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caskets on display racks at a funeral home
Catherine Colbert

Merger Breathes New Life into the Funeral Services Industry

by Catherine Colbert | Dun & Bradstreet Editor

September 14, 2015 | No Comments »

caskets on display racks at a funeral homeMatthews International Corp., a casket and bronze-marker maker founded in Pittsburgh in 1850, recently acquired competitor Aurora Casket, itself founded in 1890 in namesake Aurora, Indiana, and the nation’s largest privately owned casket manufacturer.

Why did these supercentenarians combine their operations and why did Aurora abruptly end its five generations under family ownership for $214 million?

Staying alive in the funeral services industry is best achieved through an alliance rather than in head-to-head combat, particularly if your company crafts caskets.

This year, cremation rates are projected to surpass burials. More consumers are choosing cost-effective cremations over traditional casketed burials, as cremations are generally half the cost of a funeral.

By 2020 some 55% of US consumers are expected to choose cremation, according to the National Funeral Directors Association. The group anticipates that by 2030 more than 70% of US consumers will opt for cremation.

Reasons for the change include declining household discretionary income, rising environmental concerns, and a preference for less ritualized funeral ceremonies. Interestingly, consumers also look to cremation because it is considered to be less emotional, according to the Cremation Association of North America, citing a five-year study.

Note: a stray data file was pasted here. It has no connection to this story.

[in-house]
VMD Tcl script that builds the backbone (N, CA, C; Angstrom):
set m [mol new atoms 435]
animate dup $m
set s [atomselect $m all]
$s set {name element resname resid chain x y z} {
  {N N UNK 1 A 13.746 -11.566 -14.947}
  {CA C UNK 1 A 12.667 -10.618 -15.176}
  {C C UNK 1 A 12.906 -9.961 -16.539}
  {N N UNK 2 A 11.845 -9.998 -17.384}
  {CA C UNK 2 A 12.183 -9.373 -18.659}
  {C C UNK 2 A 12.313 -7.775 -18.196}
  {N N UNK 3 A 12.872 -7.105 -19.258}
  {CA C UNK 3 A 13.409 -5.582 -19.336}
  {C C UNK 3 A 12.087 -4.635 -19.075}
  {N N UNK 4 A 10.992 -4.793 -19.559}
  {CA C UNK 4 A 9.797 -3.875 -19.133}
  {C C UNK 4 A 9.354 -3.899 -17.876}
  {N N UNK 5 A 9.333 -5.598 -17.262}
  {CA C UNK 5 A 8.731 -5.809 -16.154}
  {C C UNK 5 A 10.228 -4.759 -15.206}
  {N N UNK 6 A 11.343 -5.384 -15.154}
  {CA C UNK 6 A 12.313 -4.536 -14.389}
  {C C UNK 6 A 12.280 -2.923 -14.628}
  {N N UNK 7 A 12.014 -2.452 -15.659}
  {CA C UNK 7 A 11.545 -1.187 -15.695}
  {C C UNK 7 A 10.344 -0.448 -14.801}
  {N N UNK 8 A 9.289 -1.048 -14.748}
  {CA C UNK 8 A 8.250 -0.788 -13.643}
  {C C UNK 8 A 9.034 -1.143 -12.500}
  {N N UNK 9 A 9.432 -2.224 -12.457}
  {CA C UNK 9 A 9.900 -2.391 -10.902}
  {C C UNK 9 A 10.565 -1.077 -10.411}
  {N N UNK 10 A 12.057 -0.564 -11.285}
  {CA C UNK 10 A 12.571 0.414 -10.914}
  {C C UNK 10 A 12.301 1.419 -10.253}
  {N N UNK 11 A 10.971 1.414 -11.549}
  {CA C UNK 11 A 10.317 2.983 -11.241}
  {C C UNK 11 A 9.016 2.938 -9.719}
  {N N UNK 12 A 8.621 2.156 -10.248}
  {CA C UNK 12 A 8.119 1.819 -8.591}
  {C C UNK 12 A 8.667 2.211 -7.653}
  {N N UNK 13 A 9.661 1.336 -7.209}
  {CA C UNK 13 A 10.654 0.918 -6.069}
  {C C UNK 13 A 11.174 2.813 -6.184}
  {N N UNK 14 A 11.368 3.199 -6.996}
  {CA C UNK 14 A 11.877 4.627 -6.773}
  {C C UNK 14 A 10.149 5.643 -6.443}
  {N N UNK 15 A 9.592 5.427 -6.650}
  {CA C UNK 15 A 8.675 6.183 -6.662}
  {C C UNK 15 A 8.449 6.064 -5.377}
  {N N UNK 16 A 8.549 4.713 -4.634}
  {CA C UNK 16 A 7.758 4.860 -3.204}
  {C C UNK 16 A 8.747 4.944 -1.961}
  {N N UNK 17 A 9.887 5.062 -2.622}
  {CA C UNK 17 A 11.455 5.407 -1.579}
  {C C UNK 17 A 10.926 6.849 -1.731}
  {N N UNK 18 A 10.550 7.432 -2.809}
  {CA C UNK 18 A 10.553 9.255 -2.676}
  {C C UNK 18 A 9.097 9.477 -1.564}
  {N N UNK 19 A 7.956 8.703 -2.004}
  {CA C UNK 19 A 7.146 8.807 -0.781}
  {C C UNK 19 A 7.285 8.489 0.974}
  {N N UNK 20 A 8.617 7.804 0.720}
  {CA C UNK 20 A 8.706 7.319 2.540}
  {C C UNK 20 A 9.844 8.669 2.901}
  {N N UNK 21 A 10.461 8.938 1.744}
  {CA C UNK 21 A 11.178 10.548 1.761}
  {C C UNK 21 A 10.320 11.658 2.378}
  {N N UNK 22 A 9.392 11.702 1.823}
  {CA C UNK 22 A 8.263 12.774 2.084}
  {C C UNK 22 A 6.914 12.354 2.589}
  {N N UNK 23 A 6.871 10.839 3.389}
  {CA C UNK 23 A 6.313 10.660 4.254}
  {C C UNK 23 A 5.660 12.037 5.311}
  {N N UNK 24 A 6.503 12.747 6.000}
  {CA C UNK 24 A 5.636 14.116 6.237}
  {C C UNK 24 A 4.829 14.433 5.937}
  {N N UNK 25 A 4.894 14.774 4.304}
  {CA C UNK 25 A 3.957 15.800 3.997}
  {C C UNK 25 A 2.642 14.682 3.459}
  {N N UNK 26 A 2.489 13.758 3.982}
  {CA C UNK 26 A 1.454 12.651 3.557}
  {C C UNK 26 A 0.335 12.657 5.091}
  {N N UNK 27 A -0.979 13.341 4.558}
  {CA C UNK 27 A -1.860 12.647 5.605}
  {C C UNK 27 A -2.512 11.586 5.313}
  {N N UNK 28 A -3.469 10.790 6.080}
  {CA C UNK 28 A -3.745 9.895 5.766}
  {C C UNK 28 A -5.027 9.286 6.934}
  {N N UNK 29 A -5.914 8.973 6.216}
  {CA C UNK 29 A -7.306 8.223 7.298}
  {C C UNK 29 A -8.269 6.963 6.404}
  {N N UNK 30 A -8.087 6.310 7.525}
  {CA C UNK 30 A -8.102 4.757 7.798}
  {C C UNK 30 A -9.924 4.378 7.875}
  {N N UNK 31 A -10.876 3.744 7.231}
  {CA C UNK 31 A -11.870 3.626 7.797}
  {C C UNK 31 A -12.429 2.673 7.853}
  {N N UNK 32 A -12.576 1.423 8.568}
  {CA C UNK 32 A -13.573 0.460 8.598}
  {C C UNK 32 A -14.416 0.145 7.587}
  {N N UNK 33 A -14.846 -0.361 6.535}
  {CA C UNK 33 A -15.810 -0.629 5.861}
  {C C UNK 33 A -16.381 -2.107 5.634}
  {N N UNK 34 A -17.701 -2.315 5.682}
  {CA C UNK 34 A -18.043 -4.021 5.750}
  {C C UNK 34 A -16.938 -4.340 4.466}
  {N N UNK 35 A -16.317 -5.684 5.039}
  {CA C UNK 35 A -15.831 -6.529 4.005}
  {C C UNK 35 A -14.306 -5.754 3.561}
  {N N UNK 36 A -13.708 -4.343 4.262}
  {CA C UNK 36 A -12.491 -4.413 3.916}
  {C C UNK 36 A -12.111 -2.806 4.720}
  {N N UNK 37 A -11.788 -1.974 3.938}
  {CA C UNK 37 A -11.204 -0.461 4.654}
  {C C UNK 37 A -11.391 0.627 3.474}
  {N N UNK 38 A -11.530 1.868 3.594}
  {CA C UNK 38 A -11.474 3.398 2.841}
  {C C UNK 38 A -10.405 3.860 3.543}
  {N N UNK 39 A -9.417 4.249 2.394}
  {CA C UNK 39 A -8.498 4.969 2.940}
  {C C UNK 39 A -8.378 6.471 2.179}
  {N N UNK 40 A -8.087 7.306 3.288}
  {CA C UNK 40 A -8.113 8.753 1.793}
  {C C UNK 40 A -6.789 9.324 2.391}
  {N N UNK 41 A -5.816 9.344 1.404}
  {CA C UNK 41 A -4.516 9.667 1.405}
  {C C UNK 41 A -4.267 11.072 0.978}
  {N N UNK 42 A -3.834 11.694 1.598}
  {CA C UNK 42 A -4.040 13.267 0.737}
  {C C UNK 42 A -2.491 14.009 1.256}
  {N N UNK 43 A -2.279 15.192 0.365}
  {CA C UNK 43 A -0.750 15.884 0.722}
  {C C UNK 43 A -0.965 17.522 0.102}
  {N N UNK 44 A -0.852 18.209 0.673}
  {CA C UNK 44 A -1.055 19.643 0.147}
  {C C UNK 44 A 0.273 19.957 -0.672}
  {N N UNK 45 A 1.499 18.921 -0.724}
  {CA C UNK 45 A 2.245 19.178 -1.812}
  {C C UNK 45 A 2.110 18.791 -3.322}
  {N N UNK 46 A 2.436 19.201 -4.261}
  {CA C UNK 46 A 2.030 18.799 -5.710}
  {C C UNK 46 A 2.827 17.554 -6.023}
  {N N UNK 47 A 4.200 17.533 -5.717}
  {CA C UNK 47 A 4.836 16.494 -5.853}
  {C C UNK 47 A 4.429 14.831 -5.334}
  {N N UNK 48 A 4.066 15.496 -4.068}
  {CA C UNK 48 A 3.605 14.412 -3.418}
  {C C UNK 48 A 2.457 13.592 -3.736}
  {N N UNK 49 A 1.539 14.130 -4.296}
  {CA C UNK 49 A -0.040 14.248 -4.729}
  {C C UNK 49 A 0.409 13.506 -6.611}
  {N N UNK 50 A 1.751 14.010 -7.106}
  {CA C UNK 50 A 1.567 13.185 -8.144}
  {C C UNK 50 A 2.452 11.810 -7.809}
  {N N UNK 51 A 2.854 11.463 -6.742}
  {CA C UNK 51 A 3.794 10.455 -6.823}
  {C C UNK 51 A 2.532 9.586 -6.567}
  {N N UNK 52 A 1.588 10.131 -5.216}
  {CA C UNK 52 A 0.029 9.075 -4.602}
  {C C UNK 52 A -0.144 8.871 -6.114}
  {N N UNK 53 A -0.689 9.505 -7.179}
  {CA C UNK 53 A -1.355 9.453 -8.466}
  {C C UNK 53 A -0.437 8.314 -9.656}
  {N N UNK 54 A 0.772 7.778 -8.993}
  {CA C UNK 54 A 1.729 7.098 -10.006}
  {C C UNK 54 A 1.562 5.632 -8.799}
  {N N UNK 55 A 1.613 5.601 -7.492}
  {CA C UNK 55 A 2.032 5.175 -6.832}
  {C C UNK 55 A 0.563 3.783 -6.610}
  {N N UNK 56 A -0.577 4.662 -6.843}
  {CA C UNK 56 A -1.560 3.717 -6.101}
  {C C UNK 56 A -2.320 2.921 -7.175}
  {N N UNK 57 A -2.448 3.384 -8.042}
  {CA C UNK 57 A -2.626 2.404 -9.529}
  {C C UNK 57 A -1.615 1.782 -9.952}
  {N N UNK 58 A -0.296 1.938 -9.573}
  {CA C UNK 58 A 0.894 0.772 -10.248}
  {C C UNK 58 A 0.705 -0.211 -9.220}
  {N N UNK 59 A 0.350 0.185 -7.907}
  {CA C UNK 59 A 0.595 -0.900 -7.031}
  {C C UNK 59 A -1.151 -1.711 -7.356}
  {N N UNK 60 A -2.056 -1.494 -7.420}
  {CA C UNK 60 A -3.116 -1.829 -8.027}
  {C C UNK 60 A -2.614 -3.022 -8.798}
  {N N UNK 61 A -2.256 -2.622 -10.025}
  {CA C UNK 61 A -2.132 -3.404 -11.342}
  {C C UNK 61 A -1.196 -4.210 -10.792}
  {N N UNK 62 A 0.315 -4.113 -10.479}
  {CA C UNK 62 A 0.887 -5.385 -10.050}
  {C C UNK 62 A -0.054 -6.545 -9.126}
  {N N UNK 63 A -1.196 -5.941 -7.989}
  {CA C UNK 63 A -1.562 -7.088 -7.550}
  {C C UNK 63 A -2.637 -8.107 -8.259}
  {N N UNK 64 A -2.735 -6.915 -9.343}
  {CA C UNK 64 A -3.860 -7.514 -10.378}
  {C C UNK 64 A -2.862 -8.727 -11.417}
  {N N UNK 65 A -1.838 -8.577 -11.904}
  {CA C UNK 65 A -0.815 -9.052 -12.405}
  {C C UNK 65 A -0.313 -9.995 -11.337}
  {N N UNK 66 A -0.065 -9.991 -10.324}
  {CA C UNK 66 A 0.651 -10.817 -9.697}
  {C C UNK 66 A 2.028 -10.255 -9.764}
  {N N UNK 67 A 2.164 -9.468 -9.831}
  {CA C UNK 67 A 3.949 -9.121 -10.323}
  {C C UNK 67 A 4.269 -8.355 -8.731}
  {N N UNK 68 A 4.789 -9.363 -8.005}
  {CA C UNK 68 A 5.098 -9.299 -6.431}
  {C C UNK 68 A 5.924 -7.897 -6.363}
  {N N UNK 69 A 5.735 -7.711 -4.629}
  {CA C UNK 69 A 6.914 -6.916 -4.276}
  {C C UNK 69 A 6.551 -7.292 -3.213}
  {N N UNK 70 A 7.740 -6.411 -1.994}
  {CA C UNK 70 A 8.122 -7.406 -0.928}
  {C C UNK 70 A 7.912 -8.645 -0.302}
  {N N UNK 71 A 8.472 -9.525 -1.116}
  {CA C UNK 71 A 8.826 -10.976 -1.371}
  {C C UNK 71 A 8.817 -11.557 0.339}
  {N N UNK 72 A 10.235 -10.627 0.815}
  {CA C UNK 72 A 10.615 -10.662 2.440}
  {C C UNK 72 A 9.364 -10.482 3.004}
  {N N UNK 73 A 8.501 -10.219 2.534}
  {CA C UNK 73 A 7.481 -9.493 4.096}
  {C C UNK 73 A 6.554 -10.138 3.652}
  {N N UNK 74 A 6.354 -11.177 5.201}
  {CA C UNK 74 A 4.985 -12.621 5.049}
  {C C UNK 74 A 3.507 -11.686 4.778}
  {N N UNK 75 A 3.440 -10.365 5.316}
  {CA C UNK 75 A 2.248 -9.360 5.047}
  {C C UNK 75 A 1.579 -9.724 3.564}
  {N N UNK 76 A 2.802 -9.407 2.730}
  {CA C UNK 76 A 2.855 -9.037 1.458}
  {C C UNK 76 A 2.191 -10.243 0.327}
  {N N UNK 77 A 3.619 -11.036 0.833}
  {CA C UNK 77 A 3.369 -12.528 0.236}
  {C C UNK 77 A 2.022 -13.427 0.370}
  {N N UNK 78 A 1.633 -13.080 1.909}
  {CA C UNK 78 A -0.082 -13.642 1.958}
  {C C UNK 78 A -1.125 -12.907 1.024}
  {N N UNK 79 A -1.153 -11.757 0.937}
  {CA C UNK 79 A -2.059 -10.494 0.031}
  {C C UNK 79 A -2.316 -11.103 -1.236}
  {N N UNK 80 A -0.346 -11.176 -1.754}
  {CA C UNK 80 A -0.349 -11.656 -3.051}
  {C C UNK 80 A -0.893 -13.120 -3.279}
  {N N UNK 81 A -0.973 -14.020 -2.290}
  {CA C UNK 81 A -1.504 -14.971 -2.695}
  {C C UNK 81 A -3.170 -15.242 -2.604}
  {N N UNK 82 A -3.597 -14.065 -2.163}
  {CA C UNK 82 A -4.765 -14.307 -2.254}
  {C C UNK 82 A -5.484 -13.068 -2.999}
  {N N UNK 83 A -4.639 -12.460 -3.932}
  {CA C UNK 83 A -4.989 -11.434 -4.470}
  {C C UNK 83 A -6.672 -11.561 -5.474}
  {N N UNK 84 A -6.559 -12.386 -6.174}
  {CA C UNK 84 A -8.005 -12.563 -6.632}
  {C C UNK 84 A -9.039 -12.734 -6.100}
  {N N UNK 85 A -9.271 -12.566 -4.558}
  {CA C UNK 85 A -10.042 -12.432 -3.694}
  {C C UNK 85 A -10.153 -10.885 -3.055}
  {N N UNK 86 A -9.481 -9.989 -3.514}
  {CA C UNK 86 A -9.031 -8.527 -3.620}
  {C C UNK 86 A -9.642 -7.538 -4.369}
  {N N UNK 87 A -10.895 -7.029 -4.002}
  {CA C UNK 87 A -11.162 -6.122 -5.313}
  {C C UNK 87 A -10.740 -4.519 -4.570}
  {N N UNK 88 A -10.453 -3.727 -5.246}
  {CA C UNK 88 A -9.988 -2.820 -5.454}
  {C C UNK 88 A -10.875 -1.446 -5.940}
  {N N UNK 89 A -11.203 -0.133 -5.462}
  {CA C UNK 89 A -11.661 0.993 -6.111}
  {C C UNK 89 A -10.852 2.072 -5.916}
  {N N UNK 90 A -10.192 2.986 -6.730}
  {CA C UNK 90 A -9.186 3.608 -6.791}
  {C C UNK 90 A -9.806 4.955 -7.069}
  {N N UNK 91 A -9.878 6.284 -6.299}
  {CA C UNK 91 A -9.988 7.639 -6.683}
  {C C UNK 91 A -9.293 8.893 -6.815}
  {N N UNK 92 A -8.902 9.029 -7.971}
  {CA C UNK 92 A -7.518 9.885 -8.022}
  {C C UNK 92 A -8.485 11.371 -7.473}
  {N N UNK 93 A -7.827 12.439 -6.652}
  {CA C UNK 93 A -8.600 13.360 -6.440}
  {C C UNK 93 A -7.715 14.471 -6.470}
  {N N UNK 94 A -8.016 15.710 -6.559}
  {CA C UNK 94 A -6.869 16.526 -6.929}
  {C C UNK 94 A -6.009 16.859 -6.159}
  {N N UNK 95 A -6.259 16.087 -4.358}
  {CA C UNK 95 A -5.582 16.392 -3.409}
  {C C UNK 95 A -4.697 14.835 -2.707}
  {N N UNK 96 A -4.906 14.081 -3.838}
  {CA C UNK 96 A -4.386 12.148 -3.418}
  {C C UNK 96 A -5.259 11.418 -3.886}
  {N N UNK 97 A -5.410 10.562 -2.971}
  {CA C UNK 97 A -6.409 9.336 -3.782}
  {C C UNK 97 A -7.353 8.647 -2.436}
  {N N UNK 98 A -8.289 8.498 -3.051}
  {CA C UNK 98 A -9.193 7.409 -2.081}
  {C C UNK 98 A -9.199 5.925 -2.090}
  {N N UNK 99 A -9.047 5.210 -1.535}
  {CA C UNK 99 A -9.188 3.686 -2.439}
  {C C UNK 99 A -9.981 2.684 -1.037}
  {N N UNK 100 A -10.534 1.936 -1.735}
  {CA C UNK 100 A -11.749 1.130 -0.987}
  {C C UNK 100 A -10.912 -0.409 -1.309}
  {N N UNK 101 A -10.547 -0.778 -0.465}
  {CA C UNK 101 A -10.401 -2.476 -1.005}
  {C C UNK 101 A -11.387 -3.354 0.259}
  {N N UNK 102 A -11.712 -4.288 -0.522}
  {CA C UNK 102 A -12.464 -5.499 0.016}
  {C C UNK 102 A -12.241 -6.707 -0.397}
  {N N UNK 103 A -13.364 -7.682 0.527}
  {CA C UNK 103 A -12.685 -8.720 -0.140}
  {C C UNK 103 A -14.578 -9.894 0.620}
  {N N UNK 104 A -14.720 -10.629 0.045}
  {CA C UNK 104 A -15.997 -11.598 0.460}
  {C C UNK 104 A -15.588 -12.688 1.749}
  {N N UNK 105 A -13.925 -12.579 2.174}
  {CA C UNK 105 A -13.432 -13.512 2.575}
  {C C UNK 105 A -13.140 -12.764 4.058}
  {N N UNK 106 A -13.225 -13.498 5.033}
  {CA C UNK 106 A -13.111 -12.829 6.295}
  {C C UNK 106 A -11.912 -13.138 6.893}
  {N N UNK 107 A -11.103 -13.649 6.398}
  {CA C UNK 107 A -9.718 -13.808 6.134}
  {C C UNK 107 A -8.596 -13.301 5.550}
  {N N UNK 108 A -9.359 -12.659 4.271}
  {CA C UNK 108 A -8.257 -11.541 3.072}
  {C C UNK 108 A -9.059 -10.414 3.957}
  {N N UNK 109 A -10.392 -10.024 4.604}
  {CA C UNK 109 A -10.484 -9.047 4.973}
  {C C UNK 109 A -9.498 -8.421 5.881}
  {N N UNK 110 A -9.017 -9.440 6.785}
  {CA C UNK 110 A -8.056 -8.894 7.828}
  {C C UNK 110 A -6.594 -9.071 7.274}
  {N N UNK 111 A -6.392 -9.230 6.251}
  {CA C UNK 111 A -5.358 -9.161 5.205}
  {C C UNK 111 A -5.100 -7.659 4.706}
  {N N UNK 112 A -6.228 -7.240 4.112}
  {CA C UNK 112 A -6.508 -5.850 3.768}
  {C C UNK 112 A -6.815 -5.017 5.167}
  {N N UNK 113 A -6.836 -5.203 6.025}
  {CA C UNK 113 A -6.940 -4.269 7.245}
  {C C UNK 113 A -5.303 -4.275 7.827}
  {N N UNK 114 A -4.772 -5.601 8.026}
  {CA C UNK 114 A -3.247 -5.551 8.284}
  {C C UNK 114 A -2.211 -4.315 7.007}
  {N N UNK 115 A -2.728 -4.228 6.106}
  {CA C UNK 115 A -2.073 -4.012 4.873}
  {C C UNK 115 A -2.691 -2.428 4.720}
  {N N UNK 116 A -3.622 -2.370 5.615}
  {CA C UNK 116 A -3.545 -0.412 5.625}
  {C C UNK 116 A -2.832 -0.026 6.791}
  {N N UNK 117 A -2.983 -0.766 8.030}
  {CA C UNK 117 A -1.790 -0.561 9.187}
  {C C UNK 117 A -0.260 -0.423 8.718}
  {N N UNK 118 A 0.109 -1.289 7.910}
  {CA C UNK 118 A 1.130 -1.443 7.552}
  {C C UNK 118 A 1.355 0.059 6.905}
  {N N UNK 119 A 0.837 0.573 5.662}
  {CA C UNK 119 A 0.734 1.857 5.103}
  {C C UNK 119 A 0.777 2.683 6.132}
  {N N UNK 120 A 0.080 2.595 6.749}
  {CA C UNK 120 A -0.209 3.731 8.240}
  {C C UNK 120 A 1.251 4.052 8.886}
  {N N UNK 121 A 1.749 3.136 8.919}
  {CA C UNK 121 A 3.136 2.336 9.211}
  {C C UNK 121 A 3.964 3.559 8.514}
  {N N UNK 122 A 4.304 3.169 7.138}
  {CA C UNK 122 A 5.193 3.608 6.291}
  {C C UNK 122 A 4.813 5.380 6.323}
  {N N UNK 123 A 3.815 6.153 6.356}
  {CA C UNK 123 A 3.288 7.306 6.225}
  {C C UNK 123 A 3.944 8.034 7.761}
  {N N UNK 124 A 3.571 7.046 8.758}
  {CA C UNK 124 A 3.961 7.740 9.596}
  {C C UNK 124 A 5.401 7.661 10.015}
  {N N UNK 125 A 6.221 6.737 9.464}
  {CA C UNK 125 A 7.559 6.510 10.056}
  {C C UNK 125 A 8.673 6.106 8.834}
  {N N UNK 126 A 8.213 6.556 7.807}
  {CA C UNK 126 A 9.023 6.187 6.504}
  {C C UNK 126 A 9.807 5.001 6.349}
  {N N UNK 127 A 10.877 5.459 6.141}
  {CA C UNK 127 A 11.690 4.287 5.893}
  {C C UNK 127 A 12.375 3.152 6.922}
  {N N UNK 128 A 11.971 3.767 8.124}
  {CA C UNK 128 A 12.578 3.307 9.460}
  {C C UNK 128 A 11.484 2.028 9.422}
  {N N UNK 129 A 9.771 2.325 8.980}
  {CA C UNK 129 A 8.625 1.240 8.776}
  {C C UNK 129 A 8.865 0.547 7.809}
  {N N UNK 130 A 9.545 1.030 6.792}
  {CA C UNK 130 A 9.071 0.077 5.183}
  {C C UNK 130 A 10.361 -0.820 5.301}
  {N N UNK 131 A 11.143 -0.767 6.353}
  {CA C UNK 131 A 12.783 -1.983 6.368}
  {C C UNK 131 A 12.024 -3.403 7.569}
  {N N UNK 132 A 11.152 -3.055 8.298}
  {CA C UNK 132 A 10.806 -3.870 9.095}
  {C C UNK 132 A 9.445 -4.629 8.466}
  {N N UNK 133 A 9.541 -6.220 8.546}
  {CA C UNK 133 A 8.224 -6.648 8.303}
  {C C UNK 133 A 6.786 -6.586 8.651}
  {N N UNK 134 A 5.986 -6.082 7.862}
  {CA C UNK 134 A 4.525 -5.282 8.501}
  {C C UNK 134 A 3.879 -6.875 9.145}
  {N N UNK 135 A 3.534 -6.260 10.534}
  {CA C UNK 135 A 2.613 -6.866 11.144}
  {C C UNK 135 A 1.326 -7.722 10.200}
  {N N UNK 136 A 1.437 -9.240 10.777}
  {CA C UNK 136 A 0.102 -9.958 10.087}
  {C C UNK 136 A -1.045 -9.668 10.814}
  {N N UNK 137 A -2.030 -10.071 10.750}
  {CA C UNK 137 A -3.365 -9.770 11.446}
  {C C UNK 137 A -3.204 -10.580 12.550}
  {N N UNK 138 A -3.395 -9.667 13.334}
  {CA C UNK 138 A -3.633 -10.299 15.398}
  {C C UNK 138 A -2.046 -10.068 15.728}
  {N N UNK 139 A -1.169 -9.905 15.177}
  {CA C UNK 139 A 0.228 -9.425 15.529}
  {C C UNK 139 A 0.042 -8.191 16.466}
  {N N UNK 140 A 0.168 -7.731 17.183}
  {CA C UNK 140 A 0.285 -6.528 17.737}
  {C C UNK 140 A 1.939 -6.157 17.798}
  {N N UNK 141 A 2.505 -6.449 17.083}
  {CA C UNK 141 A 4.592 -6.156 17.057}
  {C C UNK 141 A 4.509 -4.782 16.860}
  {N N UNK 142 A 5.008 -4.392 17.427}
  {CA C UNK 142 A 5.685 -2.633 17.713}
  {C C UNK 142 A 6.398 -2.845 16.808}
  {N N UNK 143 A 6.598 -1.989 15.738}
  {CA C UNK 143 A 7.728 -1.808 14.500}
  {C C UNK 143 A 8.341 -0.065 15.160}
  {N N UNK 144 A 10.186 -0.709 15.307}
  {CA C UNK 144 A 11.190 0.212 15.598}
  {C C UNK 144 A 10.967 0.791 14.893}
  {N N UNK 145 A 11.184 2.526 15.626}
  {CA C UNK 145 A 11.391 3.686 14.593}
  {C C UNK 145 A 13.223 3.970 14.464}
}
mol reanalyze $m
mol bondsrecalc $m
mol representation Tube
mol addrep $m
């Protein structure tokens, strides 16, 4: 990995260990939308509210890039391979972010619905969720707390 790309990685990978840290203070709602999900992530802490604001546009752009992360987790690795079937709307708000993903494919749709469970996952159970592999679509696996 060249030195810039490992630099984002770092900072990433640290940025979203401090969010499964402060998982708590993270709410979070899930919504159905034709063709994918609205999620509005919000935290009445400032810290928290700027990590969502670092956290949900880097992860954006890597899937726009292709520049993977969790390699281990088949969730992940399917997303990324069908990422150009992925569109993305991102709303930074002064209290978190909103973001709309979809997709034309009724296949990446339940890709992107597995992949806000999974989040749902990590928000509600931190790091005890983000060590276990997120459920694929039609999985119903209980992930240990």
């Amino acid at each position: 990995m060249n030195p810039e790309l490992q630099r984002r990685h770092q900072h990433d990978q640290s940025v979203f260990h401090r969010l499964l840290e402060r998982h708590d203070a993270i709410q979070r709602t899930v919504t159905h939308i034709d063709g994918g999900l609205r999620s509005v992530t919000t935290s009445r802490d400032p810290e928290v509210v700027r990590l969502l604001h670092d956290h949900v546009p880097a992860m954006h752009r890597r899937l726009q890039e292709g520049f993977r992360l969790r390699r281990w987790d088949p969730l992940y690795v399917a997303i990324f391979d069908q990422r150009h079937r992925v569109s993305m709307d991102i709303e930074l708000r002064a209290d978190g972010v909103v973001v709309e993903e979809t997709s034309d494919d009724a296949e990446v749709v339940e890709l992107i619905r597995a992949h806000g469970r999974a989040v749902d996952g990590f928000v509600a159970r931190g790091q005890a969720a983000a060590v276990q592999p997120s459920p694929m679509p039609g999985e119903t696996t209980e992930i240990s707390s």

Matthews’ move to acquire Aurora is one of the better ways to breathe new life into their businesses.

Aurora Casket, which generated $142 million in revenue in 2014, is being integrated into the Matthews business to create Matthews Aurora Funeral Solutions.

Matthews estimates that by buying Aurora it will save up to $20 million annually. To achieve this, the company plans to streamline production capacity and eliminate warehouse personnel and locations, administration employees, sales and marketing representatives, and real estate.

Also, with Aurora under Matthews’ umbrella, more funeral services providers will have access to business-building products and services, including marketing programs.

Despite their impressive longevity and recent alliance, Matthews and Aurora are still not the biggest casket makers. Industry giant Batesville Casket remains the leader with a 43% market share.

Industry Impact: Funeral home operators should negotiate the best wholesale pricing for their high-margin caskets, given recent consolidation in the industry and increased competition among remaining suppliers.

Tracking the moves of consumer products makers since 2003, Catherine Colbert is a company insights writer and blogger. Before covering companies, she spent ample time in magazine publishing, technical writing, ad copywriting, medical writing, and marketing. Follow her on Twitter.

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